The state’s jobless rate officially rose to 8.2 percent in July, from 8.0
percent in June, the Indiana Department of Workforce Development (DWD) said
in a statement released on Friday.
For the ninth consecutive month Indiana added private sector jobs—with
July’s increase totaling 3,300— while in the year-to-date the state’s rate
of job growth (1.7 percent) continues to exceed the U.S. average (1.0
percent), DWD said.
Since July 2009, the low point of employment, Indiana has added more than
143,000 private sector jobs and has significantly outpaced the national rate
of growth during this period (6.2 percent versus 3.4 percent), while over
the same period manufacturing jobs in the Hoosier state have increased by
more than 60,000 or by 14.1 percent.
“Total non-farm employment in Indiana also increased by 10,700 in July, with
7,600 of the jobs coming from the government sector, which had a decrease of
6,700 jobs in June,” DWD said. “Another anomaly was the federal government’s
analysis of Indiana’s unemployment rate, which increased to 8.2 percent
based on a 1,000 household survey showing over 25,000 Hoosiers that worked
in June were not working in July and no longer in the labor force.”
“We have raised several questions with the U.S. Bureau of Labor Statistics
about discrepancies in June and July’s labor force data,” said DWD
Commissioner Scott Sanders. “The numbers seem to indicate nearly 46,000
Hoosiers went from gainfully employed in May to missing from the labor force
in July, with no explanation.”
Sanders also noted that while monthly data is volatile, the more reliable
long-term numbers show Indiana is still significantly outperforming the U.S.
average for private sector job growth (1.7 percent versus 1.0 percent),
manufacturing growth (3.2 percent versus 1.5 percent) and nearly every other
employment sector in 2012.
Sectors showing gains in July were government (+7,600); construction
(+2,400); leisure and hospitality (+900), private education and health
services (+800); and professional and business services (+700).
Sectors showing declines were trade, transportation, and utilities (-1,200);
financial activities (-400); and manufacturing (-200).
Total non-farm employment increased in July (10,700).
In Porter County the unemployment rate in July remained steady at 7.7
percent, the same as in June (7.9 percent in July 2011). Throughout the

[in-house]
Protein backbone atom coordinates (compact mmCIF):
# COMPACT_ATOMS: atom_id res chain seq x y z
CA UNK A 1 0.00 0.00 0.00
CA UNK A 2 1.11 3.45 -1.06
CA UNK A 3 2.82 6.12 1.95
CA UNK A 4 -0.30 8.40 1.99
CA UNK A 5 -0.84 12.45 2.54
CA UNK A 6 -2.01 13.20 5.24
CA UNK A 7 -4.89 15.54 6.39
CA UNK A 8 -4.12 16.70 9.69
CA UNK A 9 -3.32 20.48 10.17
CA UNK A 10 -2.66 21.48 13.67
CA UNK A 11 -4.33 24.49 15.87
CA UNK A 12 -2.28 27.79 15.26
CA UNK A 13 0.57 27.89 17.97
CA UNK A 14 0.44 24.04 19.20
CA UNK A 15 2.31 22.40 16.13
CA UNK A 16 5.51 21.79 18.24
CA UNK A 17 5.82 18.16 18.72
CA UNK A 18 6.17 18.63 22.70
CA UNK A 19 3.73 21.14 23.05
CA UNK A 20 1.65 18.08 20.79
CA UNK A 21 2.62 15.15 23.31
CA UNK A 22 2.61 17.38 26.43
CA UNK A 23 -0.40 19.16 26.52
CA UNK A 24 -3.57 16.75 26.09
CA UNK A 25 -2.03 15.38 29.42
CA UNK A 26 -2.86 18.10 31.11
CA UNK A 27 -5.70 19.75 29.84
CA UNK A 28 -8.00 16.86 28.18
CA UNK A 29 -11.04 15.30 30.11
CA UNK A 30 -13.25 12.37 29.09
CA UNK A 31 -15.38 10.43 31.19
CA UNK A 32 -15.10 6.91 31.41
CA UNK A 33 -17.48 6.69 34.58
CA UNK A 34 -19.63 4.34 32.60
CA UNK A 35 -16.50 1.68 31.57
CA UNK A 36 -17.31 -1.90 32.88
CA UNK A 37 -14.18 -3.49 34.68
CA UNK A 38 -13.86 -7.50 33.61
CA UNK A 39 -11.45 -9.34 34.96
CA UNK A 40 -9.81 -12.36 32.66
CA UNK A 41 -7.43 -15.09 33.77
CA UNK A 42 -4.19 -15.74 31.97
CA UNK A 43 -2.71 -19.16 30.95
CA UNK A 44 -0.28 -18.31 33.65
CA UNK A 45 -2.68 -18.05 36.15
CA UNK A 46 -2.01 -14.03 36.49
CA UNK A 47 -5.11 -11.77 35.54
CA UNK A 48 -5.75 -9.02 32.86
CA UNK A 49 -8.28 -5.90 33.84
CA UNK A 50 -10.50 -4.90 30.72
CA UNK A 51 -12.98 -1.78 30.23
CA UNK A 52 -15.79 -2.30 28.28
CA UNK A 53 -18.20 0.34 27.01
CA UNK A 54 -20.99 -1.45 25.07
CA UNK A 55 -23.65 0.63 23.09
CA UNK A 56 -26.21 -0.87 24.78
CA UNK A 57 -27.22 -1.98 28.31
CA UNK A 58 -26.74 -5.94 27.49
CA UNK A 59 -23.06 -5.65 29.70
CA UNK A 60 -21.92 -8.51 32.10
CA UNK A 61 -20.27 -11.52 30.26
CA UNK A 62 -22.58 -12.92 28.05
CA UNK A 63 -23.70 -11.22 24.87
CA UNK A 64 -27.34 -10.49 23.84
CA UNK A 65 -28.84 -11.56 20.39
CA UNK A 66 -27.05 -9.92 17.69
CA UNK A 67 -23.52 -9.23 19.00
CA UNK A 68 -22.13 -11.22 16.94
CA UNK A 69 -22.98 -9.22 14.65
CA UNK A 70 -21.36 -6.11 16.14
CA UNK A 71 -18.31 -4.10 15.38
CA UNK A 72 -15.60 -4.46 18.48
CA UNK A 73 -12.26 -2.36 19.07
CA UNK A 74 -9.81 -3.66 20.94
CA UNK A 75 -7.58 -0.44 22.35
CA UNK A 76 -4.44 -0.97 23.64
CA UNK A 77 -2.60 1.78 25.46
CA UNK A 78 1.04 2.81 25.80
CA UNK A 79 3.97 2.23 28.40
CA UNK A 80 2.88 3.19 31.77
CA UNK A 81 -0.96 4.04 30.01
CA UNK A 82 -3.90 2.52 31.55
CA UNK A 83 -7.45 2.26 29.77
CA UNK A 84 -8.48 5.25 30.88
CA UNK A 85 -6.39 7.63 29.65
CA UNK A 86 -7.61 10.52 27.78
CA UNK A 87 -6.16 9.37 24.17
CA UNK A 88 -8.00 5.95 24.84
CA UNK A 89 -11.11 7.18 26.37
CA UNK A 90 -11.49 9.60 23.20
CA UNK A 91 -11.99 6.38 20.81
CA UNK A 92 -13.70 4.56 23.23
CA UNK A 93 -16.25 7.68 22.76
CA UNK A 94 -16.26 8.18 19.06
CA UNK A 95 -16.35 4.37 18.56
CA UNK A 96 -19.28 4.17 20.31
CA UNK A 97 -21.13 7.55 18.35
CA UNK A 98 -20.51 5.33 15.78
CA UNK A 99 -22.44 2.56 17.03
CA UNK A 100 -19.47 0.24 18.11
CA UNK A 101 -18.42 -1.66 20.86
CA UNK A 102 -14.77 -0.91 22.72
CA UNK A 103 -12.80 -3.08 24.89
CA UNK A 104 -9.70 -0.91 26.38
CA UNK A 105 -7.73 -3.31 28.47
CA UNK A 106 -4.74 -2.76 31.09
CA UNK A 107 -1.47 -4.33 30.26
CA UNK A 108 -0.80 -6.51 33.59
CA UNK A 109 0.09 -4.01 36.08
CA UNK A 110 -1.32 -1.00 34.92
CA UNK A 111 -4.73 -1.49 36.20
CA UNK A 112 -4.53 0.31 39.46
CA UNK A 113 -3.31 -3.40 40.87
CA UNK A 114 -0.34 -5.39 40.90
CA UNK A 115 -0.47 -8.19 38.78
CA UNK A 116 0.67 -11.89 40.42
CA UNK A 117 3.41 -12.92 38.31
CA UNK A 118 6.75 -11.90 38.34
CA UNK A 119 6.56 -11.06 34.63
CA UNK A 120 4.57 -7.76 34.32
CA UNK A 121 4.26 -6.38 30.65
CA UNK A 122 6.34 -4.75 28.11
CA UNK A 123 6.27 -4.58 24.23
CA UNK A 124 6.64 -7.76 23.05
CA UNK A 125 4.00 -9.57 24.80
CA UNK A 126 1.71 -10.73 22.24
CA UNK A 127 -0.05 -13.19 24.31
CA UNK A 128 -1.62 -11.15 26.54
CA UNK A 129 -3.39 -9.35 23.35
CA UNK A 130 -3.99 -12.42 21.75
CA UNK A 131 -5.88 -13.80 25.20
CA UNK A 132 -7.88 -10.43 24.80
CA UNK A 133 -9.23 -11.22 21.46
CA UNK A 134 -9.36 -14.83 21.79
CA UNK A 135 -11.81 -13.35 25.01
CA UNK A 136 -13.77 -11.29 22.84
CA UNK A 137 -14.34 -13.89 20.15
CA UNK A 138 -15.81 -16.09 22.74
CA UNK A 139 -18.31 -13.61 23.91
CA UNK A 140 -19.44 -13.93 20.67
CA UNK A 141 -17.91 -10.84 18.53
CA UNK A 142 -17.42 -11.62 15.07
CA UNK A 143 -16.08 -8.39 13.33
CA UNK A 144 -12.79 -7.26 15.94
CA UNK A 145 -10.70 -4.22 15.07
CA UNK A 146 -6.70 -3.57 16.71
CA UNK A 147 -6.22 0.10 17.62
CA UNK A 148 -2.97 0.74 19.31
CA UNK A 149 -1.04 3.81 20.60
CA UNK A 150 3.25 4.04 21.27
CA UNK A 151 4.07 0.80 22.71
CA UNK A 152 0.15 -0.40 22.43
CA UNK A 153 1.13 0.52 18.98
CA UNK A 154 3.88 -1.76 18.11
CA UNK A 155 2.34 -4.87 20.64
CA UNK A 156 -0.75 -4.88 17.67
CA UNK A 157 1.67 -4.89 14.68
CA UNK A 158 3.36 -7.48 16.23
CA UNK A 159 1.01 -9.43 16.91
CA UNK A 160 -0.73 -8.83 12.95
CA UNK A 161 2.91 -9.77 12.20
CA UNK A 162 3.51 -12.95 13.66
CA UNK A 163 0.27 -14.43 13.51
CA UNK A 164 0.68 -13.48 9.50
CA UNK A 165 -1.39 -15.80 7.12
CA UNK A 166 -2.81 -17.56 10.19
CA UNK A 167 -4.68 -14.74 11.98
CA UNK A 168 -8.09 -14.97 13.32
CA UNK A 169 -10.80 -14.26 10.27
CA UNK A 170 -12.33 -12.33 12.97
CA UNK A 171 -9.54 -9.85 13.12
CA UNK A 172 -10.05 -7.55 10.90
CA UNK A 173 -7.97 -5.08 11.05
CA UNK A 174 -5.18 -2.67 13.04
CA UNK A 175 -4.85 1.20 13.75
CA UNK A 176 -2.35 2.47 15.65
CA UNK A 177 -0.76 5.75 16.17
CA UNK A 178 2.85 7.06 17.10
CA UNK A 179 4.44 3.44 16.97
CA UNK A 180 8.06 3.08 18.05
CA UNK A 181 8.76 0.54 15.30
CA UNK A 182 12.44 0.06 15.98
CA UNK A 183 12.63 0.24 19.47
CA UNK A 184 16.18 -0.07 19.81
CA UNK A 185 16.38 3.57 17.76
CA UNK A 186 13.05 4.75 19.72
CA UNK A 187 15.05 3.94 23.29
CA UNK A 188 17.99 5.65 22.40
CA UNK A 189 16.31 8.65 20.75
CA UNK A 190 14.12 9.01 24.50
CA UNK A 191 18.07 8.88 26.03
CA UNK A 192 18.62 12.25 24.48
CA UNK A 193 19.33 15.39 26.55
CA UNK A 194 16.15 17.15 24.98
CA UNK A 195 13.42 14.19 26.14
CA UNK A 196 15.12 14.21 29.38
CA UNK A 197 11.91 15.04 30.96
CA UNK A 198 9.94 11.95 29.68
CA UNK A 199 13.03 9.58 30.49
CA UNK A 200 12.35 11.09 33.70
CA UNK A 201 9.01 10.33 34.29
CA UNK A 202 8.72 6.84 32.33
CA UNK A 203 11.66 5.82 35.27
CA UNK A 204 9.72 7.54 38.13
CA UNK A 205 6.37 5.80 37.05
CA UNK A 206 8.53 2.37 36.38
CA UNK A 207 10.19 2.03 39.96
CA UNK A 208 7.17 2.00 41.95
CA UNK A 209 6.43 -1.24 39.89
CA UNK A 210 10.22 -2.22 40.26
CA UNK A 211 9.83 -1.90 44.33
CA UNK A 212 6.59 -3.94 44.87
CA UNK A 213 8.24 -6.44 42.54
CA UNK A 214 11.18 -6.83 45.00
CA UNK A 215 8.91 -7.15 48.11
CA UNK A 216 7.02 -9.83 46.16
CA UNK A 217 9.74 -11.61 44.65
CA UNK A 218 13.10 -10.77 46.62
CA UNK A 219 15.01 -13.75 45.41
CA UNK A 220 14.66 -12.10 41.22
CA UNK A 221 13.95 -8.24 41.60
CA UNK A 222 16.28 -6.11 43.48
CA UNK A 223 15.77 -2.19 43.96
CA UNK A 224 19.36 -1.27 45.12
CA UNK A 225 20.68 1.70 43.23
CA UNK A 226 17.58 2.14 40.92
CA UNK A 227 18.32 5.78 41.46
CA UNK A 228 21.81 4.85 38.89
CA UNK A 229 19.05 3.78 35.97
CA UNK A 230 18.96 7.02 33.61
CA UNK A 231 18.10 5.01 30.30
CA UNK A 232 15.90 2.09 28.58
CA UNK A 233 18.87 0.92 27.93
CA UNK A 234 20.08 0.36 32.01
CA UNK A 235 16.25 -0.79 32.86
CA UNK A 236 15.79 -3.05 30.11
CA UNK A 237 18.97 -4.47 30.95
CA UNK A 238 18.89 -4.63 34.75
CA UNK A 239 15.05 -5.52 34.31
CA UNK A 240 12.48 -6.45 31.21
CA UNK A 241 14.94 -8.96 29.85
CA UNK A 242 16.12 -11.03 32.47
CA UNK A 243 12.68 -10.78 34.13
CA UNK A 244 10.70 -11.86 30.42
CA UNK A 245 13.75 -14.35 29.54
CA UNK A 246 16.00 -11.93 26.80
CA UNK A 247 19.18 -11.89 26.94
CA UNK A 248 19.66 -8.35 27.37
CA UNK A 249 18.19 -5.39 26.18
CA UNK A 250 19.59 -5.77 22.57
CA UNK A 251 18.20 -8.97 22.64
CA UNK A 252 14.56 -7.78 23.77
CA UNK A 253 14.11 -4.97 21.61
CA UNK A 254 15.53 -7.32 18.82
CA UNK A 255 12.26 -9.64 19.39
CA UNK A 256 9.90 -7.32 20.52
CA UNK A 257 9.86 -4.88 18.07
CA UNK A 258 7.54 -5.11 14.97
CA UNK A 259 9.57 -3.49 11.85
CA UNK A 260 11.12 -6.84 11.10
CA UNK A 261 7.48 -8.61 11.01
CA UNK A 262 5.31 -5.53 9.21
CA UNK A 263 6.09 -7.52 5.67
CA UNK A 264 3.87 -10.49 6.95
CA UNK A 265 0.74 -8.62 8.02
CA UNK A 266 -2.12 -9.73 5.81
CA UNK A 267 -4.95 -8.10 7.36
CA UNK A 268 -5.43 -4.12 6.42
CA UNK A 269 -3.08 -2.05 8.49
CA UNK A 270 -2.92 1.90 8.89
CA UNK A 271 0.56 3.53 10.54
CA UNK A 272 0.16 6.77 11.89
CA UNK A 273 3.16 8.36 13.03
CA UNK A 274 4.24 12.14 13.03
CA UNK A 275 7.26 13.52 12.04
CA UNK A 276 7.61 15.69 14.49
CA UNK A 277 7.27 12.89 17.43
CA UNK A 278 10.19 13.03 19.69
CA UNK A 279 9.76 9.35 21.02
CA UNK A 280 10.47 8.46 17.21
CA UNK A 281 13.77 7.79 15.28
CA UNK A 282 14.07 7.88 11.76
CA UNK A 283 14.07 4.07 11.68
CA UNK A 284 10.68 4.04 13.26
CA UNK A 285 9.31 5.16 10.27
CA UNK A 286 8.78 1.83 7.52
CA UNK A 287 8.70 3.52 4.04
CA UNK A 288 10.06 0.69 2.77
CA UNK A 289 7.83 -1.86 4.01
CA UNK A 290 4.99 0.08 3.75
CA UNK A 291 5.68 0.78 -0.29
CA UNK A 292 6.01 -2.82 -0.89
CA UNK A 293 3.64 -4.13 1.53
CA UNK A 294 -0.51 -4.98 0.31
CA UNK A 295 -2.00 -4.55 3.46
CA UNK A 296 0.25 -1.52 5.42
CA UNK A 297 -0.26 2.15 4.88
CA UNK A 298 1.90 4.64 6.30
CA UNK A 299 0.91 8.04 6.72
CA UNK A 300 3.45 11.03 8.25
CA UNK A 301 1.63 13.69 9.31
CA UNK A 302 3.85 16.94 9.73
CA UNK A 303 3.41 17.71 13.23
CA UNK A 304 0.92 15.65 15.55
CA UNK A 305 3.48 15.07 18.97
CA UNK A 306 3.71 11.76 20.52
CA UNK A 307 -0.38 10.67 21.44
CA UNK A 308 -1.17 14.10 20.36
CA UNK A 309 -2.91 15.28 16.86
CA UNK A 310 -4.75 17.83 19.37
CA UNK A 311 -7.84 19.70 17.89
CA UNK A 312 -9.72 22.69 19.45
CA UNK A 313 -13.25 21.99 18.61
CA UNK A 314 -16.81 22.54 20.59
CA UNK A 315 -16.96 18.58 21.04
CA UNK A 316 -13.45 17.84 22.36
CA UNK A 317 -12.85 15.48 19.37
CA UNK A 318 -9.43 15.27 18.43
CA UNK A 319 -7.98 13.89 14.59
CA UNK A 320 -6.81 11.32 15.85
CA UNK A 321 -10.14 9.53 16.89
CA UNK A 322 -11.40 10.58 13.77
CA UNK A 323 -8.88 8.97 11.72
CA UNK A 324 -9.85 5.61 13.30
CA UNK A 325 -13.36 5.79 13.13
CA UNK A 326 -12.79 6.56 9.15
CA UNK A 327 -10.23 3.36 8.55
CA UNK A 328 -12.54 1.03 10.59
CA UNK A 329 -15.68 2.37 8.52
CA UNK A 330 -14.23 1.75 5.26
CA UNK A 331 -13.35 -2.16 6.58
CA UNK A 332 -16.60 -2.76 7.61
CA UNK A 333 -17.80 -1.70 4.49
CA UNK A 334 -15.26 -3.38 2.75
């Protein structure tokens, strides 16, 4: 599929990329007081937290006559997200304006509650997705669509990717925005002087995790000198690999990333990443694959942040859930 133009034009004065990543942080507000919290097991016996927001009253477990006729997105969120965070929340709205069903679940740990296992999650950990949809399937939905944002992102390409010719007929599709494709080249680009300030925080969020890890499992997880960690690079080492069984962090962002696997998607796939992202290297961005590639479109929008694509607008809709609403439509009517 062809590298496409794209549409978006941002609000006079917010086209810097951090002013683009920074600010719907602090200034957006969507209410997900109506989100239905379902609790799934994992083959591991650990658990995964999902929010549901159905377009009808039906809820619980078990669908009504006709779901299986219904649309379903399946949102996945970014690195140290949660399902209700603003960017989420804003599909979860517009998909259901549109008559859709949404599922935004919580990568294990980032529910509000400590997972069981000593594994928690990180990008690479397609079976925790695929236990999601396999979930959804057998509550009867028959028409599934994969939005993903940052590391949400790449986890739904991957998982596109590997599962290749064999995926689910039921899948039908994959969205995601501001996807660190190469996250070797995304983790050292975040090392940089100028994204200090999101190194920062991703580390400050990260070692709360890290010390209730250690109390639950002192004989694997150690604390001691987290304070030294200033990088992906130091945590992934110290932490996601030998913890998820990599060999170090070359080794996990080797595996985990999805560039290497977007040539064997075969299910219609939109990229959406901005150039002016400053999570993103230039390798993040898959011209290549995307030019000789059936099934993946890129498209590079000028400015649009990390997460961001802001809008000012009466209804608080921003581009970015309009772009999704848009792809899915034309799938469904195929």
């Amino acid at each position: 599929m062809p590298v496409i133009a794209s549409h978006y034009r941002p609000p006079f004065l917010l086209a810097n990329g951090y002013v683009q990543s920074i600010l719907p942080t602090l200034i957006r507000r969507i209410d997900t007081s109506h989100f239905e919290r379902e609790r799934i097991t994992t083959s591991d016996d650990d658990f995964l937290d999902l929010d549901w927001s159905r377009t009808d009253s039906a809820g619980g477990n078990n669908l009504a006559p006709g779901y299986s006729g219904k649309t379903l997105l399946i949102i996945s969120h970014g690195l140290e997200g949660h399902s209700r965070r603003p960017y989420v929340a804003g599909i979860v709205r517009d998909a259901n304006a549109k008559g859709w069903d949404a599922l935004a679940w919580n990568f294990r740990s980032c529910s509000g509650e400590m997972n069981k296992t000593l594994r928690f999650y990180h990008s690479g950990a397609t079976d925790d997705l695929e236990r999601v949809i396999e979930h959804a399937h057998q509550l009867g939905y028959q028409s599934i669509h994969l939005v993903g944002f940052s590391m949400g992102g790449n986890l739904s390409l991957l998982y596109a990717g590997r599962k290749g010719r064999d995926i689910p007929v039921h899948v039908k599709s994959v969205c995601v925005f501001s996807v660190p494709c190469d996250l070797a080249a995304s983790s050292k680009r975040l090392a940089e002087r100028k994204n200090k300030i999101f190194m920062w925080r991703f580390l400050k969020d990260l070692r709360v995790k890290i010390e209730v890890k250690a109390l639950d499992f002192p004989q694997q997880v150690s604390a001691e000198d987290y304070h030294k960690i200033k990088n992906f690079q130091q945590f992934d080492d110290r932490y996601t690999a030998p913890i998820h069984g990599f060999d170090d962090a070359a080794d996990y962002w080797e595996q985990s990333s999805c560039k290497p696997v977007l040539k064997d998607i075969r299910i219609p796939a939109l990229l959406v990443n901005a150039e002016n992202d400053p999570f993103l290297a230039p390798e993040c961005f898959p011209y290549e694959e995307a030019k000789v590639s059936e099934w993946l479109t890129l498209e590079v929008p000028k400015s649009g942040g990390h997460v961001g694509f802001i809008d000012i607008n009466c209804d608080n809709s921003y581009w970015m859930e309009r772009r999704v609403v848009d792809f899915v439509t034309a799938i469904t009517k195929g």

county, 6,318 people were looking for work, a decrease of 0.5 percent since
June (a decrease of 4.8 percent since July 2011).
In Lake County the unemployment rate in July rose to 9.6 percent, from 9.4
percent in June (10.1 percent in July 2011). In LaPorte County the
unemployment rate in July increased to 9.8 percent, from 9.6 percent in June
(10.3 percent in July 2011).
Chesterton—which continues to post the lowest unemployment rate in Northwest
Indiana—the unemployment rate in July dropped to 6.4 percent, from 6.5
percent in June (7.1 percent in July 2011). A total of 408 people was
looking for work in June, a decrease of 3.5 percent since June (a decrease
of 12.4 percent since July 2011).
In Valparaiso the unemployment rate in July also dropped, to 7.9 percent
from 8.1 percent in June (7.5 percent in July 2011). A total of 1,257 people
was looking for work in July, a decrease of 3.2 percent from June (an
increase of 3.7 percent since July 2011).
In Portage the unemployment rate in July rose to 9.4 percent, from 9.2
percent in June (9.5 percent in July 2011). A total of 1,687 people was
looking for work in July, an increase of 1.8 percent over June (a decrease
of 2.5 percent since July 2011).
Unemployment rates elsewhere in July:
•In Gary rate increased to 14.2 percent, from 14.0 percent in June (15.9
percent in July 2011).
•In East Chicago rate slipped to 15.7 percent, from 15.8 percent in June
(15.7 percent in July 2011).
•In Hammond the rate increased to 9.7 percent, from 9.5 percent in June
(10.4 percent in July 2011).
•In Michigan City the rate rose to 11.4 percent, from 11.3 percent in June
(11.9 percent in July 2011).
•In LaPorte the rate rose to 10.0 percent, from 9.9 percent in June (10.6
percent in July 2011).
The official national unemployment rate in July rose to 8.3 percent, from
8.2 percent in June (9.3 percent in July 2011).
However—according to the U.S. Bureau of Labor Statistics—if “discouraged
workers,” all other “marginally attached workers,” and “total employed
part-time for economic reasons” are included in the tally, the unofficial
unemployment rate in July was 15.0 percent, up from 14.9 percent in June
(16.3 percent in July 2011).
“Marginally attached workers” are those “who indicate that they want a job,
have looked for work in the last 12 months (or since the last time they
worked if they worked in the last 12 months), and are available for work.”
“Discouraged workers” are not currently looking for several reasons,
including their belief that no job is available for them in their line of
work or in their area.
“Persons employed part-time for economic reasons” are those “who want and
are available for full-time work but have had to settle for a part-time